Adelphia Communications sued Deloitte & Touche for billions of dollars in damages Wednesday, alleging that its former audit firm was ”asleep at the switch” during ”one of the most egregious instances of corporate self-dealing and financial chicanery in United States corporate history.”
The No. 6 cable operator says that Deloitte should have told directors about the extensive personal deals by founder John Rigas and his family, including some that used Adelphia assets as collateral for more than $3 billion in loans to Rigas-owned partnerships.
When that was disclosed on March 27, it set off a chain of events and further disclosures that led Adelphia to file for bankruptcy protection in June. Rigas, two of his sons and two other former Adelphia executives were arrested in July and indicted in September.
In June, Adelphia hired PricewaterhouseCoopers to replace Deloitte.
Adelphia’s lawsuit, in Philadelphia’s Court of Common Pleas, charges Deloitte with ”negligence, breach of contract, fraud and other wrongful conduct.” Among the specific allegations:
That, using auditing industry standards, Deloitte should have long considered Adelphia a ”high-risk” audit and therefore been particularly skeptical about its data because of the Rigases’ iron grip on the company and its board.
Yet in 2000, Deloitte allegedly backed down, and didn’t inform the board, when the Rigases objected to its suggestion that Adelphia disclose the family’s co-borrowing arrangements.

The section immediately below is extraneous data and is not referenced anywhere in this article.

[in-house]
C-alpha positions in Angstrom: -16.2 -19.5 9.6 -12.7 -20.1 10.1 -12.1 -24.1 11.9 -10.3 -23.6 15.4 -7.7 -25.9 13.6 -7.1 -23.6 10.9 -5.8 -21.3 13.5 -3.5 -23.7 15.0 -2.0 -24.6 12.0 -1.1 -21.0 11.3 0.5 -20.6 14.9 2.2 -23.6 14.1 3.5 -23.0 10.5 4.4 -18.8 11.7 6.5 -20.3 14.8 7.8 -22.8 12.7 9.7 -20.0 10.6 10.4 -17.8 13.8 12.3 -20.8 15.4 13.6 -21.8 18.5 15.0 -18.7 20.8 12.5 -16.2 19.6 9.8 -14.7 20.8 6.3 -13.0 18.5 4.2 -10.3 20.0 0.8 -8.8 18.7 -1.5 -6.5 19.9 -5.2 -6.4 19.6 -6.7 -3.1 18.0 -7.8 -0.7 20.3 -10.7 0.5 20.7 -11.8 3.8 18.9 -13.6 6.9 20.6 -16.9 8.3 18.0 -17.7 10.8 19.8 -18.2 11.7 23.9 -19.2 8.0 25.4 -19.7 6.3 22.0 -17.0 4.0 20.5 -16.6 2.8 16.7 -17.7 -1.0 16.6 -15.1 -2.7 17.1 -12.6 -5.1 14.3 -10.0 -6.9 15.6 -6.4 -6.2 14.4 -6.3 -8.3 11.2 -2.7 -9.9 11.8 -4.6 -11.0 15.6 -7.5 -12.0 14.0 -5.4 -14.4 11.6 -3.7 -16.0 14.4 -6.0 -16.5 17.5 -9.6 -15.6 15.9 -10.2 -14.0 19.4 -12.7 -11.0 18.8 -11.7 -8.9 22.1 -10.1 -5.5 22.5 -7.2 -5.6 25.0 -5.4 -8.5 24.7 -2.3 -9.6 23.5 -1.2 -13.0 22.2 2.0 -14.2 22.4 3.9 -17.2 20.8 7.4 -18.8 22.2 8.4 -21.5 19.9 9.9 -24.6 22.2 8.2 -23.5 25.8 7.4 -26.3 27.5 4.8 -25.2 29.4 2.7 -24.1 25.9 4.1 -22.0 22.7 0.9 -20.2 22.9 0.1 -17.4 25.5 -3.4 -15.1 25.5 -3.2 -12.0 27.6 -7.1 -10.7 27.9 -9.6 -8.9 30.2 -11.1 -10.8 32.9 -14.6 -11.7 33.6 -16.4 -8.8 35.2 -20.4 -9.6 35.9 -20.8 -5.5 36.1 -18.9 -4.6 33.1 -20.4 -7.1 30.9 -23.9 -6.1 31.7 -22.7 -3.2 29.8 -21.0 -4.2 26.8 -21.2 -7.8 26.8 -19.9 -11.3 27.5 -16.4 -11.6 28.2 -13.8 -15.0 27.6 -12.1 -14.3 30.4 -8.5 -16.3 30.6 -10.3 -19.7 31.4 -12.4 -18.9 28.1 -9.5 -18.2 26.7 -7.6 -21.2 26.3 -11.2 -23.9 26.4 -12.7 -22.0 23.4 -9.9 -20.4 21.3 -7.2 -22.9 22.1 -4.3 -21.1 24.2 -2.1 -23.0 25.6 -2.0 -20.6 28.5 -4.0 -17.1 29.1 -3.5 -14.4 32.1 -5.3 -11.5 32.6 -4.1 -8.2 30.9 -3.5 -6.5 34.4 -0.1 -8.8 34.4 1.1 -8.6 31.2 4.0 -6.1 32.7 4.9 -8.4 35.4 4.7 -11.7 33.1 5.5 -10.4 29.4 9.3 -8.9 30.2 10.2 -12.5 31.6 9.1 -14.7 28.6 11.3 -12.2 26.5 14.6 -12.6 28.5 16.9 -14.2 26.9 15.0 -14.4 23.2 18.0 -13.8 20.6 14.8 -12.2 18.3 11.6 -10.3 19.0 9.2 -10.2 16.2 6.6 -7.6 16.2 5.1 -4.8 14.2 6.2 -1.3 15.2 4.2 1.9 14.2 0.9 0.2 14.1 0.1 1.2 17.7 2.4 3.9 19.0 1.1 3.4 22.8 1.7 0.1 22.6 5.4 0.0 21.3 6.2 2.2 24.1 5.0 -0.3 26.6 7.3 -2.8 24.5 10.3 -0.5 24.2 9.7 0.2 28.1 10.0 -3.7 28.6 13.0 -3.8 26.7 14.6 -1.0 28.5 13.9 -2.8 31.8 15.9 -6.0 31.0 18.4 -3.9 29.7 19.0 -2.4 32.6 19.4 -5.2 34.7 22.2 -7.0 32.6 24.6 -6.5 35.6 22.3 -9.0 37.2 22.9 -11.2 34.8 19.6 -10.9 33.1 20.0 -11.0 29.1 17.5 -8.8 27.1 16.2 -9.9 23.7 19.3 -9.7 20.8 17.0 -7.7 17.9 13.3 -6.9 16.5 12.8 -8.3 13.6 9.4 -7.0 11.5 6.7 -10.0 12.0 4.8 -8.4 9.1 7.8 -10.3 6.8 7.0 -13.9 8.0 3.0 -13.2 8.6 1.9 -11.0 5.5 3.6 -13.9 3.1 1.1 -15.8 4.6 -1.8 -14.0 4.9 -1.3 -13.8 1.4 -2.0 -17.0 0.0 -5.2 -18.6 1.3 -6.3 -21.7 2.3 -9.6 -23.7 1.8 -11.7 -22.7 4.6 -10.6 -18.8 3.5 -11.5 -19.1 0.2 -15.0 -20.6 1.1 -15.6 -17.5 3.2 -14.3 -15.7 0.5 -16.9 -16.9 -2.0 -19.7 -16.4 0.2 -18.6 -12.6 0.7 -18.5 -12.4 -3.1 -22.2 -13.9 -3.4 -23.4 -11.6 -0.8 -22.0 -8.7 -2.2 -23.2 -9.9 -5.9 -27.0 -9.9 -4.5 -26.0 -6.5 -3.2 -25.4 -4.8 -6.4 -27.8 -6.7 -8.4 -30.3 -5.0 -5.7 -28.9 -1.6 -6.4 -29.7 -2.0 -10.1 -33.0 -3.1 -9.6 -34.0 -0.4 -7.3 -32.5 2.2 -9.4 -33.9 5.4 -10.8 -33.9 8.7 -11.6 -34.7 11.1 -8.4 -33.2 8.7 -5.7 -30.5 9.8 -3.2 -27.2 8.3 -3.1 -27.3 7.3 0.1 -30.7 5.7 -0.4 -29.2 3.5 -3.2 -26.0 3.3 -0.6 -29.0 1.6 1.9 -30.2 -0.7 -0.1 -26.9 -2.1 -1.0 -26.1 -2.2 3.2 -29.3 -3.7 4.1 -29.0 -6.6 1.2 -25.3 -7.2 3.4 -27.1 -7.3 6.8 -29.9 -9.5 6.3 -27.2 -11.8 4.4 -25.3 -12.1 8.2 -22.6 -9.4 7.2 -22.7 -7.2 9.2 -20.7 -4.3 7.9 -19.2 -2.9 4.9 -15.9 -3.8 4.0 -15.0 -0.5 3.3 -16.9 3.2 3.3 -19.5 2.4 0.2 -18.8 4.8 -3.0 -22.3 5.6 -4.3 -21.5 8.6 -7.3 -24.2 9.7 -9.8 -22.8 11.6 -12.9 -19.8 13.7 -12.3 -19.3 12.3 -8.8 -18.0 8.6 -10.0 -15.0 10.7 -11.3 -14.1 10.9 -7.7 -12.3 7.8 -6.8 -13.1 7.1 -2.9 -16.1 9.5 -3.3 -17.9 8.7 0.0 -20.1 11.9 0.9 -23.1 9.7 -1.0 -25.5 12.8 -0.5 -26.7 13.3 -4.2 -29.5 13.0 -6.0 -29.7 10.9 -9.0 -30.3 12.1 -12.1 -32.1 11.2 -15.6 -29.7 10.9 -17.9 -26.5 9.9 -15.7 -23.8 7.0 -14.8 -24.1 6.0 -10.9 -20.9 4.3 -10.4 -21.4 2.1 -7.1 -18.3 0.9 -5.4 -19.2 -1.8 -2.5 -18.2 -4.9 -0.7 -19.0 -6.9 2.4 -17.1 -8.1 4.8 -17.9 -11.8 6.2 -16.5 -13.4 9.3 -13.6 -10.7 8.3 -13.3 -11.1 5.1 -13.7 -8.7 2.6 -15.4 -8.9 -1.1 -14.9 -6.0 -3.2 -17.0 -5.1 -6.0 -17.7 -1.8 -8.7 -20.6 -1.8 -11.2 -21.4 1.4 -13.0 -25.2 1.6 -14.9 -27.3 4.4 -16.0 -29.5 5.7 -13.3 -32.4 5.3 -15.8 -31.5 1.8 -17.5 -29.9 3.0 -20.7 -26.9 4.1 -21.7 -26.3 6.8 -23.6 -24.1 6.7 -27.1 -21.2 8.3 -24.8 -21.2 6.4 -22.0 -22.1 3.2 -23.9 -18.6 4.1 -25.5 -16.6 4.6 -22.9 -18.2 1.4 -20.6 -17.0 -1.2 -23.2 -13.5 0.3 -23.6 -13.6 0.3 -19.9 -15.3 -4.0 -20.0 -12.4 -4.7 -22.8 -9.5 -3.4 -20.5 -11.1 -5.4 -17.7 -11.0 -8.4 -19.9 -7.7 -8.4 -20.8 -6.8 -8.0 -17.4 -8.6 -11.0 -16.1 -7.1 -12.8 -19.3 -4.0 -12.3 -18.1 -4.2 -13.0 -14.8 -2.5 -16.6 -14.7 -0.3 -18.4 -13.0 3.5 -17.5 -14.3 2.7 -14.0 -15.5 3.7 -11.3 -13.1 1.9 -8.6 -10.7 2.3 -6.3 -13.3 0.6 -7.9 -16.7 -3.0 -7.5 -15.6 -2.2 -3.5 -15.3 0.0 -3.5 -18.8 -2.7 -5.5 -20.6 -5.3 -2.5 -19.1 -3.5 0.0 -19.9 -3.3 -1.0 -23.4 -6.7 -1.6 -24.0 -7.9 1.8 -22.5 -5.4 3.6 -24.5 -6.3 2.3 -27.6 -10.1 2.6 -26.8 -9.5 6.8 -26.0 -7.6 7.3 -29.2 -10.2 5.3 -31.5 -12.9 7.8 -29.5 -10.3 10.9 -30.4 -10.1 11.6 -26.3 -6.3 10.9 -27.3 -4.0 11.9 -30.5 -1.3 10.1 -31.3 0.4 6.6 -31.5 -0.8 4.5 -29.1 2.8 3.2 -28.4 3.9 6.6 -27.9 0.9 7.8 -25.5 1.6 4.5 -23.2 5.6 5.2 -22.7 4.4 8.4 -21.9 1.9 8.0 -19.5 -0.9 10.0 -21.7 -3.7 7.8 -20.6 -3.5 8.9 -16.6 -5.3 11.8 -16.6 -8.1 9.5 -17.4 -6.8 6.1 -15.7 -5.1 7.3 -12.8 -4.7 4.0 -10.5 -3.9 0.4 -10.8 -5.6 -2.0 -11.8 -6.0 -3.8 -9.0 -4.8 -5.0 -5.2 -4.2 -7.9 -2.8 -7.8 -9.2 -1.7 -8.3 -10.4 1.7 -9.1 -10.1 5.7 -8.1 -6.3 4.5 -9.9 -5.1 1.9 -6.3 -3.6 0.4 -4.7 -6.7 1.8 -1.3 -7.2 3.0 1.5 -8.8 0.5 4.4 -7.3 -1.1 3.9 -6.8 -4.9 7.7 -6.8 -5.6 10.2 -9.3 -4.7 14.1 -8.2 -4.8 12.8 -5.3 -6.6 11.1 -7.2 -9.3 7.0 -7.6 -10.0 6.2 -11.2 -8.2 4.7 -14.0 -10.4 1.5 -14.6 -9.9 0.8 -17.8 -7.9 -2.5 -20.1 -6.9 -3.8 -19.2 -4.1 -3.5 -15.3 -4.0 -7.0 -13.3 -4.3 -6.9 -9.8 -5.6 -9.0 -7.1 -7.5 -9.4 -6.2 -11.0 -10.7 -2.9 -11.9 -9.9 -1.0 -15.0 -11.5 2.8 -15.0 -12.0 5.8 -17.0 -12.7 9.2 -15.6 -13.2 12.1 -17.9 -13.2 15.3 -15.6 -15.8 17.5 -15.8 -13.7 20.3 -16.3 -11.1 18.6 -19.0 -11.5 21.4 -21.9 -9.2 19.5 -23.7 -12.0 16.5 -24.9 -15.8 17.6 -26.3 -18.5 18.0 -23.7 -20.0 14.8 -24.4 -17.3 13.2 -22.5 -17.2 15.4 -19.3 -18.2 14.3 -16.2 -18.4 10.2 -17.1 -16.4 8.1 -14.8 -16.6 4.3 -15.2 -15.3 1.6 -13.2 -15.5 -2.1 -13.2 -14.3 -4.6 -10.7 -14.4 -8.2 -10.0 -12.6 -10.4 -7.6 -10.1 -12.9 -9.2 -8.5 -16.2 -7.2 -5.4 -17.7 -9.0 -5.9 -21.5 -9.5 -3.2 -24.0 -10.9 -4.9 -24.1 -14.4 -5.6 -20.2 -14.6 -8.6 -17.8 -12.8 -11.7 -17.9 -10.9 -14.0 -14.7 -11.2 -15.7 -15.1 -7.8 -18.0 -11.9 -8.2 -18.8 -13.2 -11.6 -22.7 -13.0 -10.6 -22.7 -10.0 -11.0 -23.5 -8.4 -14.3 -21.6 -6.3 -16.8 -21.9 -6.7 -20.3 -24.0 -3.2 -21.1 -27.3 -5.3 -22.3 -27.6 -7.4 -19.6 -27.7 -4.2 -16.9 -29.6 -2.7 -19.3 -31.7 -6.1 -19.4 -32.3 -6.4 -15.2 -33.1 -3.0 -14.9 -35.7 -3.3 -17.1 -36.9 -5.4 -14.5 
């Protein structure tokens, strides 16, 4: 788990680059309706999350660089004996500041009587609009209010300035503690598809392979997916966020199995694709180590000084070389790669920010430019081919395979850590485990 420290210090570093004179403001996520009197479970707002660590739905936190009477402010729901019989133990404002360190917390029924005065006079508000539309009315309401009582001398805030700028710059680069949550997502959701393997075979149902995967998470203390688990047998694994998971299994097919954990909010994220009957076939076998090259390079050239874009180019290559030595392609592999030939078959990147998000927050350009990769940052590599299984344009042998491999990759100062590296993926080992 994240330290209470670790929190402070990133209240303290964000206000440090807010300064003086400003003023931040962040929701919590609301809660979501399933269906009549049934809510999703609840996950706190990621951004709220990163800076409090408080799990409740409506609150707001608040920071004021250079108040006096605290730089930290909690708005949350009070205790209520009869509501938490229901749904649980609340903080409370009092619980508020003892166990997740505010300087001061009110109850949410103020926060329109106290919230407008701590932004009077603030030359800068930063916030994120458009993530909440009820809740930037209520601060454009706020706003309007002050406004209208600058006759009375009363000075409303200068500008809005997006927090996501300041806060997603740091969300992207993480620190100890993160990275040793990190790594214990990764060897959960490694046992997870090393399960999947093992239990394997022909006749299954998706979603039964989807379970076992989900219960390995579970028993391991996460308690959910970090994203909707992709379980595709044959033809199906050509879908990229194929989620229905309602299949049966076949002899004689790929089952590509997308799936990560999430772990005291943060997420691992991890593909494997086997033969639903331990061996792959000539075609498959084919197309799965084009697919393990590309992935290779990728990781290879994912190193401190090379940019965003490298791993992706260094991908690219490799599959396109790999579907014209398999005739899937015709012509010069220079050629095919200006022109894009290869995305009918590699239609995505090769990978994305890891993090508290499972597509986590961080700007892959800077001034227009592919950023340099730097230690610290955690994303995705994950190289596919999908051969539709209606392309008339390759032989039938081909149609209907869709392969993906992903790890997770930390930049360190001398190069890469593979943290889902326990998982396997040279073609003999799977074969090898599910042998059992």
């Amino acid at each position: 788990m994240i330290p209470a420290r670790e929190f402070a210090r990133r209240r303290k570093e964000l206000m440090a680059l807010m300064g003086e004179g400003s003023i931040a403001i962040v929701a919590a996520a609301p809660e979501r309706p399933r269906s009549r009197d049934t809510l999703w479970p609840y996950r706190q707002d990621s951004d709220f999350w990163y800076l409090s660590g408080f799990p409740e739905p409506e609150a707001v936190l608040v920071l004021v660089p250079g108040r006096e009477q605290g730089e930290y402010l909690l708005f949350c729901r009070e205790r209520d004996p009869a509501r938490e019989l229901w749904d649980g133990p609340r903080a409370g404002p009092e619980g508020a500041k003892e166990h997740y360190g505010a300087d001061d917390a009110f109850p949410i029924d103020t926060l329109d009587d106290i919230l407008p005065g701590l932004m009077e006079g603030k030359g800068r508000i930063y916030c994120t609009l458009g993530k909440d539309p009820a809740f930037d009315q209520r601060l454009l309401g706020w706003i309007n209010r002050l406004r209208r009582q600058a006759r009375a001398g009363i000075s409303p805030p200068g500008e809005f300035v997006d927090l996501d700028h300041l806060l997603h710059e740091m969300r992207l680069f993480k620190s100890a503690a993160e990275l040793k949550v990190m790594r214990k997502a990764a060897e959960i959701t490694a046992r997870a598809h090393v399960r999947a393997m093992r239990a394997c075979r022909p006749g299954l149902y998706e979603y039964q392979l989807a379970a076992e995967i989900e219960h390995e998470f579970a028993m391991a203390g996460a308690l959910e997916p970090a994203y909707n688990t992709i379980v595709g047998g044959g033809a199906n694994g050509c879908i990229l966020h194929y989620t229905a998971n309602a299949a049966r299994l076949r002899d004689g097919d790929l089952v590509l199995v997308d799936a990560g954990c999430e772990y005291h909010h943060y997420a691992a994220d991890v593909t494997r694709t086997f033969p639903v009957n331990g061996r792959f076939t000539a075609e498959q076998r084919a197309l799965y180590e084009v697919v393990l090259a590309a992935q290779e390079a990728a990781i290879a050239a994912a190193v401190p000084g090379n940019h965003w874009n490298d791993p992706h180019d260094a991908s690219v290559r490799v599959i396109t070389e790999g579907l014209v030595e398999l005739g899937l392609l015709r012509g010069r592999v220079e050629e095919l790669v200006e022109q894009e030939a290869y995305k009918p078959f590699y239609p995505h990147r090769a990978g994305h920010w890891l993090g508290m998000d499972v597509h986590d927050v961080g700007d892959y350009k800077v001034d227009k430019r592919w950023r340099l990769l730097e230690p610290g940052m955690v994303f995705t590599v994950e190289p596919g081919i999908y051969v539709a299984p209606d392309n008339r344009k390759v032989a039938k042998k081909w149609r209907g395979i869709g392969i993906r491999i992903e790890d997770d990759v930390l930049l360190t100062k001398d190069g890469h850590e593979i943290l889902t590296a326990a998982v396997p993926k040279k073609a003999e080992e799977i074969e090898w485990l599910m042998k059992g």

That Deloitte knew, but didn’t tell the board, that the Rigases regularly took funds from Adelphia’s cash management system. If the ”unorthodox cash system” had been revealed, the Rigases’ ”massive self-dealing could have been and would have been prevented, saving Adelphia hundreds of millions, if not billions, of dollars in damages.”
That despite reasons to be wary, Deloitte consistently gave Adelphia a clean bill of health. On March 26, Deloitte told the board that the 2001 audit ”was one of the best audits they had ever had,” with only ”four minor issues.” The report was scrapped the next day after Adelphia disclosed the co-borrowing deals, as lenders and investors challenged company debt figures.
Deloitte says it hasn’t seen the lawsuit and therefore can’t comment on it.